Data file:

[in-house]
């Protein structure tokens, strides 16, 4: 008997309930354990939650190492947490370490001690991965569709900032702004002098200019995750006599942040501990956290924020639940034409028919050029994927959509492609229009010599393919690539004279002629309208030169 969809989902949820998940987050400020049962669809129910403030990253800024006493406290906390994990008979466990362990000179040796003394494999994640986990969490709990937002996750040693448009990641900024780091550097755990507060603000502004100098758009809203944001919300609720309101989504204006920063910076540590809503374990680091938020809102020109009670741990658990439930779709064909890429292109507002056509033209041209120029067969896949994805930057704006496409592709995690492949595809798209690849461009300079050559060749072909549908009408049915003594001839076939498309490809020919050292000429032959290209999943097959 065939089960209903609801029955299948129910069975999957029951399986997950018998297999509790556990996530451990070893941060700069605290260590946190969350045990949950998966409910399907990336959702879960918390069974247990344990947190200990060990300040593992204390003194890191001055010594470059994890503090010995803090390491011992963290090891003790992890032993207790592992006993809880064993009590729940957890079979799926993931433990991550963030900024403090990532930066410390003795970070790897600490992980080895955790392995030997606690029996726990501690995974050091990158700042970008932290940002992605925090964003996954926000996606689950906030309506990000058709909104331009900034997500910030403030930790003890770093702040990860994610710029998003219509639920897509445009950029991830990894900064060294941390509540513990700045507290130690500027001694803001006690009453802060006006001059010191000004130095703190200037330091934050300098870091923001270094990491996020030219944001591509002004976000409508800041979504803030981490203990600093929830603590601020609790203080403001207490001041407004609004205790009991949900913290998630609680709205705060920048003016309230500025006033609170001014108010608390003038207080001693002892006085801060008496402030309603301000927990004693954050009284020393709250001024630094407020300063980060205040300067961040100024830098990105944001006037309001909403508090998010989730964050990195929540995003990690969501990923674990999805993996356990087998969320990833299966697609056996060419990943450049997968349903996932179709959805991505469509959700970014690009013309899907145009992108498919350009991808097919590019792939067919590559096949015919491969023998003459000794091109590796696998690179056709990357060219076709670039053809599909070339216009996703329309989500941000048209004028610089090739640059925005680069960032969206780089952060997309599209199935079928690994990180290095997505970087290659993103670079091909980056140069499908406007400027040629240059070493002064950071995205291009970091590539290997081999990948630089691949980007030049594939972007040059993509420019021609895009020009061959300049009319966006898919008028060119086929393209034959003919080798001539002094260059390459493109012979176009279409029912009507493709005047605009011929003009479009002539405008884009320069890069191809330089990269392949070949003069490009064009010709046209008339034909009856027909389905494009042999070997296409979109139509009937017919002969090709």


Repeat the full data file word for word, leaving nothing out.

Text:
[in-house]
């Protein structure tokens, strides 16, 4: 008997309930354990939650190492947490370490001690991965569709900032702004002098200019995750006599942040501990956290924020639940034409028919050029994927959509492609229009010599393919690539004279002629309208030169 969809989902949820998940987050400020049962669809129910403030990253800024006493406290906390994990008979466990362990000179040796003394494999994640986990969490709990937002996750040693448009990641900024780091550097755990507060603000502004100098758009809203944001919300609720309101989504204006920063910076540590809503374990680091938020809102020109009670741990658990439930779709064909890429292109507002056509033209041209120029067969896949994805930057704006496409592709995690492949595809798209690849461009300079050559060749072909549908009408049915003594001839076939498309490809020919050292000429032959290209999943097959 065939089960209903609801029955299948129910069975999957029951399986997950018998297999509790556990996530451990070893941060700069605290260590946190969350045990949950998966409910399907990336959702879960918390069974247990344990947190200990060990300040593992204390003194890191001055010594470059994890503090010995803090390491011992963290090891003790992890032993207790592992006993809880064993009590729940957890079979799926993931433990991550963030900024403090990532930066410390003795970070790897600490992980080895955790392995030997606690029996726990501690995974050091990158700042970008932290940002992605925090964003996954926000996606689950906030309506990000058709909104331009900034997500910030403030930790003890770093702040990860994610710029998003219509639920897509445009950029991830990894900064060294941390509540513990700045507290130690500027001694803001006690009453802060006006001059010191000004130095703190200037330091934050300098870091923001270094990491996020030219944001591509002004976000409508800041979504803030981490203990600093929830603590601020609790203080403001207490001041407004609004205790009991949900913290998630609680709205705060920048003016309230500025006033609170001014108010608390003038207080001693002892006085801060008496402030309603301000927990004693954050009284020393709250001024630094407020300063980060205040300067961040100024830098990105944001006037309001909403508090998010989730964050990195929540995003990690969501990923674990999805993996356990087998969320990833299966697609056996060419990943450049997968349903996932179709959805991505469509959700970014690009013309899907145009992108498919350009991808097919590019792939067919590559096949015919491969023998003459000794091109590796696998690179056709990357060219076709670039053809599909070339216009996703329309989500941000048209004028610089090739640059925005680069960032969206780089952060997309599209199935079928690994990180290095997505970087290659993103670079091909980056140069499908406007400027040629240059070493002064950071995205291009970091590539290997081999990948630089691949980007030049594939972007040059993509420019021609895009020009061959300049009319966006898919008028060119086929393209034959003919080798001539002094260059390459493109012979176009279409029912009507493709005047605009011929003009479009002539405008884009320069890069191809330089990269392949070949003069490009064009010709046209008339034909009856027909389905494009042999070997296409979109139509009937017919002969090709």